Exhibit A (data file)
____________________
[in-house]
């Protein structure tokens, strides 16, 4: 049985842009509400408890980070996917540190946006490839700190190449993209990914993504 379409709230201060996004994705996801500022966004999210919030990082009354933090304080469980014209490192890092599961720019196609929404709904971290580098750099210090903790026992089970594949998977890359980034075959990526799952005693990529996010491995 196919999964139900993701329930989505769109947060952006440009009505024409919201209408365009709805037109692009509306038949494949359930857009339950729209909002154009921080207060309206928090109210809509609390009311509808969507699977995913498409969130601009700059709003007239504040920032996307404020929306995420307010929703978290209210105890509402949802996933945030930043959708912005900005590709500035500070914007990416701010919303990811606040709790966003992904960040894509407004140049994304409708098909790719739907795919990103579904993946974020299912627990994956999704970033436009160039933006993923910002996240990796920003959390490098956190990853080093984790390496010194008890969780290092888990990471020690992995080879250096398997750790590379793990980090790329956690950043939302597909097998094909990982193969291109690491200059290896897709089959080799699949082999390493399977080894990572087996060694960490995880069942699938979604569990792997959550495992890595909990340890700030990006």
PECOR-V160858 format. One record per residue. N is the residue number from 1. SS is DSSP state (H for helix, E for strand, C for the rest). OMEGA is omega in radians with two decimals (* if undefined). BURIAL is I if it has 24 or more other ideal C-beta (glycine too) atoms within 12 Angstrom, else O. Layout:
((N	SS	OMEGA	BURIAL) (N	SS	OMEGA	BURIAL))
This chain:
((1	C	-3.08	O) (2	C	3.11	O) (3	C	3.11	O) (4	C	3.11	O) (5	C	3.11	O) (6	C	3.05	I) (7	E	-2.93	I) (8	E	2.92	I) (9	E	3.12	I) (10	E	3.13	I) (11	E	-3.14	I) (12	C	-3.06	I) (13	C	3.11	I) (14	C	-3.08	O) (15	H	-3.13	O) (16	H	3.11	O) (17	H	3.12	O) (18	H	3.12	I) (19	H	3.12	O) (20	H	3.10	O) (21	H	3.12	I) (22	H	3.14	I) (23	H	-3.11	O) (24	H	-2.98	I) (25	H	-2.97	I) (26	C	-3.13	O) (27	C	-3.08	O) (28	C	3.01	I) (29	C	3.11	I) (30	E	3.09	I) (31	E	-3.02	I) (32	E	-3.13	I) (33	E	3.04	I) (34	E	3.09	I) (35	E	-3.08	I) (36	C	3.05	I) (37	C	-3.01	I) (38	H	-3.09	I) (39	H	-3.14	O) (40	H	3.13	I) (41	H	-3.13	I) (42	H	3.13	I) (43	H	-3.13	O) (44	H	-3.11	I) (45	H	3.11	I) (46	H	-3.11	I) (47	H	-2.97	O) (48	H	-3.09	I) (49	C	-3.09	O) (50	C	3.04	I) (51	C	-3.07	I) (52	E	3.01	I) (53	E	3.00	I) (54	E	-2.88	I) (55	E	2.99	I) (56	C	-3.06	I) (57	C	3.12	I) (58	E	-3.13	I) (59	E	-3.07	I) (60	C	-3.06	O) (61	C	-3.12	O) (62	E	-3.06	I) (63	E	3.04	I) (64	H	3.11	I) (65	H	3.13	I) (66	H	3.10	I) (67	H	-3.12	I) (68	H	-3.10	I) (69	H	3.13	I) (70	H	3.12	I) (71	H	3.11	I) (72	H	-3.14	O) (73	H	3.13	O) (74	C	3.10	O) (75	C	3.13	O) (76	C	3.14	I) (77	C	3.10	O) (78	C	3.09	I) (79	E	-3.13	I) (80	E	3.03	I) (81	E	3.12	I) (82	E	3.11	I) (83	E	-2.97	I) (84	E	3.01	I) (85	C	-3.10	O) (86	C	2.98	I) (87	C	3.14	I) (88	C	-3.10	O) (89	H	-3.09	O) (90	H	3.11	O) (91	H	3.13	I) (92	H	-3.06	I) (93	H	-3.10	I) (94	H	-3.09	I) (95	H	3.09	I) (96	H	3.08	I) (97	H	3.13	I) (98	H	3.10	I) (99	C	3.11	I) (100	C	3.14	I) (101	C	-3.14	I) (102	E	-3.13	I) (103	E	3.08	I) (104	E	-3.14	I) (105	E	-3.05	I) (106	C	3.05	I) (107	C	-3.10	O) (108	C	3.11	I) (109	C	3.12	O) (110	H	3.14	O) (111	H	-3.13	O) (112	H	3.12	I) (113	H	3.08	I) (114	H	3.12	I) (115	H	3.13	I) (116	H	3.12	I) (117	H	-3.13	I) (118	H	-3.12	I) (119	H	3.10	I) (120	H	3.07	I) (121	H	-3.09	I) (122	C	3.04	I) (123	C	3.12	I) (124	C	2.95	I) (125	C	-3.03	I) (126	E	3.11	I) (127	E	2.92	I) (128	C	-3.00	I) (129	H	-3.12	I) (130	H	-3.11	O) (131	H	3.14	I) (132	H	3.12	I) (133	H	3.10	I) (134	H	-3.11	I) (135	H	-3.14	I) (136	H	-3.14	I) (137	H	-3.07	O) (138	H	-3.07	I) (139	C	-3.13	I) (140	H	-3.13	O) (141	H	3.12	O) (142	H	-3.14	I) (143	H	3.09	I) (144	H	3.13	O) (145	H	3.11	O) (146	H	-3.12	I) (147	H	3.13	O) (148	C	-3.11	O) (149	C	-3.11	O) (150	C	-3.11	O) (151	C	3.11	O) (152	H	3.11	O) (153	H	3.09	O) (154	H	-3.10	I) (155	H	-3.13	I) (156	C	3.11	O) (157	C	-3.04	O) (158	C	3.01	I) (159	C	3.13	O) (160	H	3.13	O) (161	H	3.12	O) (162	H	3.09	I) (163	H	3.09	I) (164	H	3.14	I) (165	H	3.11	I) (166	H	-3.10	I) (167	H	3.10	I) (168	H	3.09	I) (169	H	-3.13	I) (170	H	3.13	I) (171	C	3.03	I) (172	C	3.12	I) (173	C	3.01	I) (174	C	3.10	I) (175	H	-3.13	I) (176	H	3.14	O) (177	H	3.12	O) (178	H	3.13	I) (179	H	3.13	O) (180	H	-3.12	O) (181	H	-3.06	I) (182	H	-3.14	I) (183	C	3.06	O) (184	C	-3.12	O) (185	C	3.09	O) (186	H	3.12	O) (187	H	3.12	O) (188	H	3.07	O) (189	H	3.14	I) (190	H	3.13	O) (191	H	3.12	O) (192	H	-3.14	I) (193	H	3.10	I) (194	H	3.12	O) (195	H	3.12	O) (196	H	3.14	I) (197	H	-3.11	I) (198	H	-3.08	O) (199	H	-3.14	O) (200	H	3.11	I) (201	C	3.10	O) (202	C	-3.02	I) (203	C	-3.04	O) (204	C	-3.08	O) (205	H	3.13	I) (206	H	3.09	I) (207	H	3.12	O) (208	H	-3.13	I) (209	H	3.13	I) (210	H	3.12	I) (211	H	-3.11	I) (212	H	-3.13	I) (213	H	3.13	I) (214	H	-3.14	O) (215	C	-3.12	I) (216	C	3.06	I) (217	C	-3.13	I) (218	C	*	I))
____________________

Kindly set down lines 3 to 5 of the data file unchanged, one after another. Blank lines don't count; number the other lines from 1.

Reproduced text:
PECOR-V160858 format. One record per residue. N is the residue number from 1. SS is DSSP state (H for helix, E for strand, C for the rest). OMEGA is omega in radians with two decimals (* if undefined). BURIAL is I if it has 24 or more other ideal C-beta (glycine too) atoms within 12 Angstrom, else O. Layout:
((N	SS	OMEGA	BURIAL) (N	SS	OMEGA	BURIAL))
This chain: